without any need of evidence. Judges have simply taken “judicial notice” of
racial prejudice as a social fact not capable of reasonable dispute: R. v.
Williams,  1 S.C.R. 1128. It is not at all apparent, however, that
as defence counsel put it in oral argument, “a potential juror, seeing a victim
of his or her own race, there might be that sympathy, natural sympathy, or
tendency to favour someone of your own race, [whether] minorities or
majorities” (transcript, at p. 6). Such a proposition, it seems to me, takes
us beyond the legitimate sphere of judicial notice. There “might” be the
“natural sympathy” suggested by the defence, but there might not be. Moreover,
if such a “positive” partiality exists, will it not be neutralized by the
solemn procedures of the trial and strict instructions from the trial judge?
That is the question.
The ramifications of the defence position are many. If race-based
“positive sympathy” exists as a serious factor in the case of a complainant,
can jurors deal impartially with individuals of the same (or different) race
who appear in court as police officers, expert witnesses or others in the
course of the trial? McLachlin J. (as she then was) said in Williams
that “[a] prejudiced juror might be inclined to favour non-aboriginal Crown
witnesses against the aboriginal accused” (para. 29). Feldman J.A., speaking
for the majority in the court below, expressly flagged this as a possible basis
for a challenge for cause:
It may be that in the appropriate case, where it is the race of the
witnesses that may affect a juror’s approach to the trial, a challenge based
on that issue could be considered. [Emphasis added.]
((2004), 73 O.R. (3d) 81, at para. 25)
logic of the defence argument, it seems, is that courts should take judicial
notice of a “realistic possibility” of racial partiality in every case where
the jurors, accused, complainant and witnesses are not all of the same race.
Might this race-centred view of the jury system be pushed into other areas of
discrimination? Do Catholics or Hindus more readily believe witnesses who are
disclosed to be of the same faith? Do male jurors “empathize” more with male
complainants than with female complainants? Does this empathy translate into
real (or reasonably perceived) bias? Is race a more powerful motivator than
these other sources of potential bias? Our traditional belief was that the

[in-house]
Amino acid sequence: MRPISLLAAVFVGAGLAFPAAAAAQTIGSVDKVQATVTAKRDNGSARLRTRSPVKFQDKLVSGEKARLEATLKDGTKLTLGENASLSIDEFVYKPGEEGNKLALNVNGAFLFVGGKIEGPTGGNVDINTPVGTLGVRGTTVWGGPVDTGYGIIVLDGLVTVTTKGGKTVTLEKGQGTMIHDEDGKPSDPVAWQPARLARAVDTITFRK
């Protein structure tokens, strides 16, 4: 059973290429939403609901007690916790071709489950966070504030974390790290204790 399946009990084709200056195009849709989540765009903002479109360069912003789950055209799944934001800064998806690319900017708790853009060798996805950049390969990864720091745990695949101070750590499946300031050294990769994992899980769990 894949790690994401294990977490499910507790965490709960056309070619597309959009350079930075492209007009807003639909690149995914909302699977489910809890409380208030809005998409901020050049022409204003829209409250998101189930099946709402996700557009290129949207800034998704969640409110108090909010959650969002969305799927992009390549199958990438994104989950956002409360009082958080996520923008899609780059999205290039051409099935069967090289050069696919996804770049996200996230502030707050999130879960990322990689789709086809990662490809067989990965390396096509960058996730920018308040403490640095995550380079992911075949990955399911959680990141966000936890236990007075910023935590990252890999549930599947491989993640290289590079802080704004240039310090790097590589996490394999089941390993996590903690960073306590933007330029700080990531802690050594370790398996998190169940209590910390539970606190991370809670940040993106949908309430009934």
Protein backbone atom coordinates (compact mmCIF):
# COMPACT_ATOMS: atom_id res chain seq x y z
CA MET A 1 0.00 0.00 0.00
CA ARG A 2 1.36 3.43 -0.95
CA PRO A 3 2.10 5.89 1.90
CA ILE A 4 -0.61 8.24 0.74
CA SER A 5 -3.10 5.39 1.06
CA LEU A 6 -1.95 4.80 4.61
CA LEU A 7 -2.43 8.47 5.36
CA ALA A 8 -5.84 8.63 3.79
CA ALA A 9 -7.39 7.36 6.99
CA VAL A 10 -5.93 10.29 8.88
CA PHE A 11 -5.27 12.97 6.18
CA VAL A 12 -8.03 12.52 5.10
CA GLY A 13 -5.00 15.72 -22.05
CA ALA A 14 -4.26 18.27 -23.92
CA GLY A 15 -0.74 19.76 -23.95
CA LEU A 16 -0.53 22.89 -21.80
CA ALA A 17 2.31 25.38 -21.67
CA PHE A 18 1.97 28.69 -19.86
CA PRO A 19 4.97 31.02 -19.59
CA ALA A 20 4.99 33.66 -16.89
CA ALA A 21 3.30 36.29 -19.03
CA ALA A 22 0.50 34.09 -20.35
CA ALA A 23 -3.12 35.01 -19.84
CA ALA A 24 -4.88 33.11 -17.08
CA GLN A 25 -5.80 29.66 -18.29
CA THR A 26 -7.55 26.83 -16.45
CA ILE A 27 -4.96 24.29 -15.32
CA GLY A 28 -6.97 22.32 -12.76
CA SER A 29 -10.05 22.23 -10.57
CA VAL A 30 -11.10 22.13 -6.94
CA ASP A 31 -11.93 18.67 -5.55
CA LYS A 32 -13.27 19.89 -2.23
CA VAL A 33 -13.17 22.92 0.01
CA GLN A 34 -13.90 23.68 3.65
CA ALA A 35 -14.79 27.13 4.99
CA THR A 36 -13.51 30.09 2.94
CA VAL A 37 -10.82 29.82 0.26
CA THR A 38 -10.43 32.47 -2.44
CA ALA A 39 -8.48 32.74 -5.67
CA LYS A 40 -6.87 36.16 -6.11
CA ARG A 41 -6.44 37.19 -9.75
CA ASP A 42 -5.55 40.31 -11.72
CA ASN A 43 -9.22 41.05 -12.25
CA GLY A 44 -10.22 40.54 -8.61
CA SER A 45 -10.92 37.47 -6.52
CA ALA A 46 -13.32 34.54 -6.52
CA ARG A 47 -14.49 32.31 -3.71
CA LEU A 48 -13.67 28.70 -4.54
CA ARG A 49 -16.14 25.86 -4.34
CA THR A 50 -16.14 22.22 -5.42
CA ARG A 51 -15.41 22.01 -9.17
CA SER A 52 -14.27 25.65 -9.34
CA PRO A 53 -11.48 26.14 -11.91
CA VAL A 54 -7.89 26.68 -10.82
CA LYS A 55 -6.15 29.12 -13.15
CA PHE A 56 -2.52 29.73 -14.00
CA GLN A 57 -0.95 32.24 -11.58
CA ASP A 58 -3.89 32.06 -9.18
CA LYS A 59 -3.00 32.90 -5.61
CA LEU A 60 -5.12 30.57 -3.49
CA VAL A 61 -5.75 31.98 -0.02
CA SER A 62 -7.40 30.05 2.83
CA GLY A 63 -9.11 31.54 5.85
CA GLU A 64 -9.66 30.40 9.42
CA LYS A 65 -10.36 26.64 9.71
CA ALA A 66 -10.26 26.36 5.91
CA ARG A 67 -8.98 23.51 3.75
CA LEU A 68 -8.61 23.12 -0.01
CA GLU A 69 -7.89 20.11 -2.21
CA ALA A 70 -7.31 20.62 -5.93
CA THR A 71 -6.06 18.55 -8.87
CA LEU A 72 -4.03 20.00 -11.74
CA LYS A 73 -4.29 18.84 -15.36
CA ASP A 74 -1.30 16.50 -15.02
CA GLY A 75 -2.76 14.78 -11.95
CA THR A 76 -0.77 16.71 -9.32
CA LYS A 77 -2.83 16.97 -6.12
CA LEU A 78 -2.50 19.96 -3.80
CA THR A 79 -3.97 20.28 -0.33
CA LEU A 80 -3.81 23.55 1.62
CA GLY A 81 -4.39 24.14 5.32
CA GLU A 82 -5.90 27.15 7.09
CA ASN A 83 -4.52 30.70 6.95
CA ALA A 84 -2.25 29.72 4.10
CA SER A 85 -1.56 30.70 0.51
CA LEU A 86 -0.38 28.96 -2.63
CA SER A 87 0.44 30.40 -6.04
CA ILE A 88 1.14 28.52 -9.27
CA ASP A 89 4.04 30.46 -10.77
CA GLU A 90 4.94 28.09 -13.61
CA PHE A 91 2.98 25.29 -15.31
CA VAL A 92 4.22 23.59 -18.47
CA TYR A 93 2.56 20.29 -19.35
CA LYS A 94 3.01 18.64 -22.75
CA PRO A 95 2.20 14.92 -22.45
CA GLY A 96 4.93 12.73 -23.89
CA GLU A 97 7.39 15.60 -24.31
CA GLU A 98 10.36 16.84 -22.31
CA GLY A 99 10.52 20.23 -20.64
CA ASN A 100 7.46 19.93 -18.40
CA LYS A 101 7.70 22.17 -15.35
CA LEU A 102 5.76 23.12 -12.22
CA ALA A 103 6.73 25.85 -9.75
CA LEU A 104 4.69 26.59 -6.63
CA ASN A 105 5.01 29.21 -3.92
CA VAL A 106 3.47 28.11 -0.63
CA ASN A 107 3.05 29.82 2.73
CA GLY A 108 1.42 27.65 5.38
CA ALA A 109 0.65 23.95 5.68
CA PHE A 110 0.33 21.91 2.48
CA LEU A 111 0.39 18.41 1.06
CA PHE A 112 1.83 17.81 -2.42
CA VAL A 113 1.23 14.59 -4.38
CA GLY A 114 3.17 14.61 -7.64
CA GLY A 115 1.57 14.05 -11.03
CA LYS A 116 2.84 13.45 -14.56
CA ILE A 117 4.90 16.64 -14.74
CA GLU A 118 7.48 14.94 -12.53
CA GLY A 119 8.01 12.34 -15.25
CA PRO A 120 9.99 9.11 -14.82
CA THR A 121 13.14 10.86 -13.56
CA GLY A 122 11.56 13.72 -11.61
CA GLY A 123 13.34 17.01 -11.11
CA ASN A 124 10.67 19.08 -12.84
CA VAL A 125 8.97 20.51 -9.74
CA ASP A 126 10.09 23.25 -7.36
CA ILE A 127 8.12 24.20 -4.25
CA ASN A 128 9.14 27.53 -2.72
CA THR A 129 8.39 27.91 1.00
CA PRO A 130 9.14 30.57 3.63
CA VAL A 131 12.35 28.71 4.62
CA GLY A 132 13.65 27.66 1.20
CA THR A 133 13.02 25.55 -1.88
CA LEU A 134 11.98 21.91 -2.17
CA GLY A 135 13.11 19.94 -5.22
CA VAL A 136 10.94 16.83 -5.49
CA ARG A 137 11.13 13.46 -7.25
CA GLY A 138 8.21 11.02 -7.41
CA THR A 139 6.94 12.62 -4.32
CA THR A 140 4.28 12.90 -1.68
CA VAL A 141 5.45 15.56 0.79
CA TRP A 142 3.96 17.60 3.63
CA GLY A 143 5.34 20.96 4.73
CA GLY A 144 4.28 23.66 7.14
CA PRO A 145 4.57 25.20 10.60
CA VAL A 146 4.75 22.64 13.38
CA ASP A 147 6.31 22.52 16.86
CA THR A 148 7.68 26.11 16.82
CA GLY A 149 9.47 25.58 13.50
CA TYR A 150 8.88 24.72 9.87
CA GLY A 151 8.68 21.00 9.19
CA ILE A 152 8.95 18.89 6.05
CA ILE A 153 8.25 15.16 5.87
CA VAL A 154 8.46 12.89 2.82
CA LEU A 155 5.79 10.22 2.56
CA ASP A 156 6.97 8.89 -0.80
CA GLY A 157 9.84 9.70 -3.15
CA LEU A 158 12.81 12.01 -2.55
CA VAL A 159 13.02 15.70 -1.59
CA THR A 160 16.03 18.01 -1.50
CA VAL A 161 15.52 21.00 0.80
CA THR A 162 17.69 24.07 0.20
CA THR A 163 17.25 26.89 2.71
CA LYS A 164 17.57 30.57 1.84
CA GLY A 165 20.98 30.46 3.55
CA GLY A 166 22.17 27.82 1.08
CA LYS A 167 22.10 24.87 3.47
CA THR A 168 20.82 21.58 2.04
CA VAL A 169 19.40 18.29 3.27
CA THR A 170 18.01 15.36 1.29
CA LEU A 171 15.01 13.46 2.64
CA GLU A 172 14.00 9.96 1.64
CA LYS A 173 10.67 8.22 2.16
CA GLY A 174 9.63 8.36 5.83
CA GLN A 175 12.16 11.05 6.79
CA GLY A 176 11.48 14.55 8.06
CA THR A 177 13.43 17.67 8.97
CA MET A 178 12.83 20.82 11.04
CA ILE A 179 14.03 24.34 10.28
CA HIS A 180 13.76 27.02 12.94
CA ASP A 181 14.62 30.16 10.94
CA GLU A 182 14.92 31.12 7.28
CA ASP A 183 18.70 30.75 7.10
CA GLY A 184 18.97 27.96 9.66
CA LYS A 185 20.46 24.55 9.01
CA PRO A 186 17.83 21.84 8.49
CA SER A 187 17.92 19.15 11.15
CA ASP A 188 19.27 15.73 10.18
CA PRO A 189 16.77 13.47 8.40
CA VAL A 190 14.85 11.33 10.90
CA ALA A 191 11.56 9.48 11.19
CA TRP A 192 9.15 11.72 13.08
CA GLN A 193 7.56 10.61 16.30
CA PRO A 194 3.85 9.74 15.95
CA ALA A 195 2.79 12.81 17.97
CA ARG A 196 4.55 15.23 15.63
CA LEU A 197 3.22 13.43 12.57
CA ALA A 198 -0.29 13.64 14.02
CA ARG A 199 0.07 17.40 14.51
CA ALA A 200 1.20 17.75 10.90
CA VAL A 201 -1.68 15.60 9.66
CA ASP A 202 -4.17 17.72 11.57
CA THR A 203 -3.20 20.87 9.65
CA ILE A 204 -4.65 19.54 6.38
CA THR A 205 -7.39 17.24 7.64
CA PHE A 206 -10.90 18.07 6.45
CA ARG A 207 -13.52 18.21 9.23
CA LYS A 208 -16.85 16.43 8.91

diversity of 12 jurors would iron out and diffuse such individual variations.
In my view, with respect, the majority judgment of the Ontario Court of
Appeal in this case pushed judicial notice beyond its proper limits. The
respondent’s argument proceeded on the basis of questions to which neither
evidence, nor judicial notice properly taken, supplied answers. The prior case
law, read in context, does not support the need for a broad entitlement in
every case to challenges for cause based on racial sympathy as
distinguished from potential racial hostility. The interracial nature
of a crime may be a factor (as with the white victims in Parks and Williams),
but it is not necessarily so. On the existing state of the law, it was within
the trial judge’s discretion to limit the challenge of potential jurors to the
race of the accused. A broader inquiry (such as was sought by the defence)
would certainly have been permissible on the facts, but it was not an error of
law for the trial judge to draw the line where he did.
I would therefore allow the appeal, set aside the new trial ordered by
the Court of Appeal and restore the conviction. The appeal against sentence
found favour with Laskin J.A., the dissenting judge in the Court of Appeal, but
was not commented on by the majority and was not pursued in this Court. The
sentence appeal should therefore be returned to the Court of Appeal for
On June 28, 2000 at 1:06 a.m., an order was placed for a pizza and
chicken wings for delivery to a Toronto apartment. Mr. Qaisar Saleem, the
deliveryman, is of East Indian origin. He arrived at the building between 1:35
and 1:45 a.m., took the elevator, and began walking towards the apartment at
the end of the hallway beside the stairwell. A first assailant emerged from the
stairwell apparently holding a pistol. He was described as a black man and with
a cloth over his face. The complainant could only see his eyes and could not
identify him or any of the other assailants. A second masked man then emerged
from the stairwell, also apparently armed. Three more masked men then emerged,
but without weapons. The last three assailants grabbed the complainant’s arms,
seized the pizza and took Mr. Saleem’s money and receipts from his pockets.
Two of them took Mr. Saleem into the stairwell where they bound his hands and
stuffed a cloth in his mouth. They removed Mr. Saleem’s wallet and some change
from his pockets. As they left, they loosened the bonds that tied him.
The police found chicken bones and five Pizza Pizza receipts in the
stairwell at about 4:00 a.m. that morning. Three fingerprints belonging to the
respondent were found on the receipt for the delivery to the building. A fourth
print belonged to another man who was charged as a young offender. The
respondent turned himself in to the police on August 7, 2000 in response to an
outstanding warrant for his arrest. His father lived in the apartment building
where the robbery occurred.
Although the phone call ordering the food was traced to a cellular phone
owned by a man not connected to the case, there had been a brief call a few
minutes earlier to the same pizza store from a cellular phone which the police
said could be circumstantially linked to the respondent. That same cellular
phone was used in connection with another robbery that took place on July 5,
for which the respondent was later charged but tried separately.
Challenge for Cause